Mohamad Ballan’s project closely examines the phenomenon of the “scholar-statesman”—litterateurs, physicians, and jurists who ascended to the highest administrative and executive offices of state—in late medieval Islamic Spain and North Africa.
We are bridging communities across the sea in this episode of the Medieval Grad Podcast. Emma Snowden talks with Lucie Laumonier about her dissertation, “Bridging the Strait: The Shared History of Iberia and North Africa in Medieval Muslim and Christian Chronicles.”
Rodrigo Díaz, better known as El Cid, would find his greatest success in the year 1094, when he captured the city of Valencia. How he did it depends on which writer you believe.
To succeed at court, a person had to be refined and well educated and skilled in the arts. The most important of those arts was poetry.
An international research team of geneticists, archaeological scientists, and archaeologists has published the genome sequence of a unique individual from al-Andalus known as the ‘Segorbe Giant’.
Lisan al-Din ibn al-Khatib, began his career as a scribe and poet in the Alhambra, before rising to become one of the most influential statesmen in Islamic Spain and North Africa during the 14th century.
The pre-history of the Iberian Crusades can be traced to the disintegration of Umayyad Caliphate of Córdoba in 1031 and the subsequent emergence of a constellation of weak successor kingdoms.
Three videos that detail the changing borders in Iberia during the medieval period.
Christina Civantos examines the contemporary presence of medieval Muslim Iberia in Arab and Hispanic cultures and in global understandings of tolerance.
This article examines the complex phenomena of the Farfan, a Christian knight serving a Muslim ruler during the religious wars of 13th century Iberia.
This dissertation aims to study the diplomatic relations that Cordoba, as the capital of al-Andalus, kept with the Byzantine, Christian Iberian and Western European courts.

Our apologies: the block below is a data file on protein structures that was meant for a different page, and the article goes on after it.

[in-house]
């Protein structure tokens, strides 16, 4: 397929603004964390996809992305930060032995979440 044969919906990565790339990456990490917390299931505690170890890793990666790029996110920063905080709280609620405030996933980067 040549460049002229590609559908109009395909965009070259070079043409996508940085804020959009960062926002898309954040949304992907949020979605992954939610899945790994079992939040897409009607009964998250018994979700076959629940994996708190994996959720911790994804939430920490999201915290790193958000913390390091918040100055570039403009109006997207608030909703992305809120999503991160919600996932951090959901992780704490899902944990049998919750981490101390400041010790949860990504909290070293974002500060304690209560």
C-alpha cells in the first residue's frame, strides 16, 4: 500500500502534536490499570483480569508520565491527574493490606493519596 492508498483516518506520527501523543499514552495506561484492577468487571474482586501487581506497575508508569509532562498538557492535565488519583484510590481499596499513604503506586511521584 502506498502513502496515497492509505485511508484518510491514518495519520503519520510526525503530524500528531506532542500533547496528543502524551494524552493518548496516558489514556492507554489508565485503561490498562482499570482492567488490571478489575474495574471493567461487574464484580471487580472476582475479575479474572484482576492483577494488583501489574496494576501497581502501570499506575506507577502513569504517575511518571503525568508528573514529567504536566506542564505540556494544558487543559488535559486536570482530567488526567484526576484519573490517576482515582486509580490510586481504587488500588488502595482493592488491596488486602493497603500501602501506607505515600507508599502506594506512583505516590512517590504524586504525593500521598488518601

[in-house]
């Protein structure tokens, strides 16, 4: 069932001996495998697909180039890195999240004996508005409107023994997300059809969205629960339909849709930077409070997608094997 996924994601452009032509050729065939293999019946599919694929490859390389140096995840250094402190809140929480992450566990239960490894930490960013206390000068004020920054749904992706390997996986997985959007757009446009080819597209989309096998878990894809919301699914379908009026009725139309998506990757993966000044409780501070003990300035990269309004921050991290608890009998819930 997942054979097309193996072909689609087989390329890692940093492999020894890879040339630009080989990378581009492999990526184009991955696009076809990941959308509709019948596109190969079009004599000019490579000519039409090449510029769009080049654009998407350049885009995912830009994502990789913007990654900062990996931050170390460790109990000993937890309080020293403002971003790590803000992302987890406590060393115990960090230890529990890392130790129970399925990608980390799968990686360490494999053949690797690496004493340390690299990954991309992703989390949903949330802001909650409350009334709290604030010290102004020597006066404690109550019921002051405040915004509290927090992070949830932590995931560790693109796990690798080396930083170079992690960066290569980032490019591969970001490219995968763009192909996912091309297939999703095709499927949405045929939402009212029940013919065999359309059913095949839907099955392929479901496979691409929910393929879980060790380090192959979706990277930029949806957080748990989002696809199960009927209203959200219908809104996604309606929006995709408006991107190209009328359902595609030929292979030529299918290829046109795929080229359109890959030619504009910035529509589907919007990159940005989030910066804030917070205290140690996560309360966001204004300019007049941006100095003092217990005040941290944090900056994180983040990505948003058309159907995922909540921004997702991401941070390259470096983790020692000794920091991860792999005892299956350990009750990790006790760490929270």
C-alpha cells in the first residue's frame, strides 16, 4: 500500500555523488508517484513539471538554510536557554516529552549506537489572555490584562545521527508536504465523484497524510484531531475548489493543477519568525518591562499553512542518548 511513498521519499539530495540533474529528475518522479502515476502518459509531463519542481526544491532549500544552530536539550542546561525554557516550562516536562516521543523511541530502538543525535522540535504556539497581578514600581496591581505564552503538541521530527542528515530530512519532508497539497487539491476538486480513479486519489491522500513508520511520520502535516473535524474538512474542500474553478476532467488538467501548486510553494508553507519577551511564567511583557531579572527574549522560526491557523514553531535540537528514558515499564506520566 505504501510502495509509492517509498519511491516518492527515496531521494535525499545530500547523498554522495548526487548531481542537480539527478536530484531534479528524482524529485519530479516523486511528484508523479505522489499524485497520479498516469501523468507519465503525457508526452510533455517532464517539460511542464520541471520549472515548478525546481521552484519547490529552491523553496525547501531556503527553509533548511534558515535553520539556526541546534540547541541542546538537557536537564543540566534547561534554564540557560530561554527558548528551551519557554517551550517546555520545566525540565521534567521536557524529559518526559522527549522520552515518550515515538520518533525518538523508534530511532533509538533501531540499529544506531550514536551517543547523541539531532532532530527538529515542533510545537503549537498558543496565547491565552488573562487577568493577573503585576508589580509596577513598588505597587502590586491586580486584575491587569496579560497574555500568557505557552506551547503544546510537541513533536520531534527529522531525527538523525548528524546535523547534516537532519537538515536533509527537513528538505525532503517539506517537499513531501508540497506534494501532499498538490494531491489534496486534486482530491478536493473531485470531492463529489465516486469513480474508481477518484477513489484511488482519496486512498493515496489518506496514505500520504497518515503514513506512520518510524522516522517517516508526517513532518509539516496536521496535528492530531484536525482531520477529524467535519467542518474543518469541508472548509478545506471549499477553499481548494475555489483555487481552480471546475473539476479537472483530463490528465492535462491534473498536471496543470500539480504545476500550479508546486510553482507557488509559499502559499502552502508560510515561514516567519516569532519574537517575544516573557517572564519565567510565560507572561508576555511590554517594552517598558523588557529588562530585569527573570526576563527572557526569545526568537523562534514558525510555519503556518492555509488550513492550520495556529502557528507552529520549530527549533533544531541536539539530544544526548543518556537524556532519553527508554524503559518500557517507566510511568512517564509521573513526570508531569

From the mid-12th century, the production of lavishly illuminated copies of certain texts acquired a special ideological meaning in the Maghrib, due to the rise of the Almohads.
Professor David Wacks’s fascinating discussion of the Iberian Peninsula and it’s incredible linguistic heritage.
In this research, we are going to study the Historical period where Albucasis lived, and the famous physicians there. Then we have to study the most important achievements of Albucasis in oral surgery
This paper is a study of fragments of the work entitled in Arabic Tahsil gharad al-qasid fi-tafsil al-marad al-wafid, which was written in the 14th century by the well known Spanish physician Ibn Khatima
In a recent paper, Danie Curtis has given a framework for classifying preindustrial societies in accordance with four variables, these are, the property, the power, the market of basic products and the modes of production.
Our aim in this paper is to collect anecdotes about women whose existence is well established in history, and to determine why they have been considered worth mentioning in literary or historical works.
By approximately 930, the Jewish family of Hasdai son of Joseph ibn Shaprut had moved from their hometown of Jaen to the Muslim capital of Cordova,
In this paper I am going to look at the ways in which contemporary concerns have shaped historians’ depictions of Medieval Iberian societies, and how that distant past is now used by politicians.
A policy of coexistence among the Peoples of the Book was pursued by Abd al-Rahman III as such an existence was conducive to economic prosperity. To pursue these ends, the Jewish community was tolerated and protected, while the muwallads, mozarabs and Christian principalities were managed through violence and enforced cooperation within the Iberian Peninsula.
How did a Muslim mini-state emerge on the southern coast of France in the tenth century?
We in fact find a great diversity of reactions to Muslim expansion from Christian authors, depending on their particular circumstances and point of view
As the balance of power began to shift from Muslim to Christian, a power struggle erupted among Christian rulers that would continue for generations, even as the light of Arabic poetry burned bright enough to influences centuries of Western verse.
In Spain, the Islamic past usefully differentiates Iberia from the rest of Europe, and its monuments—particularly the Great Mosque of Cordoba and the Alhambra—are a source of pride. However, the Islamic past is treated as ‘distant.’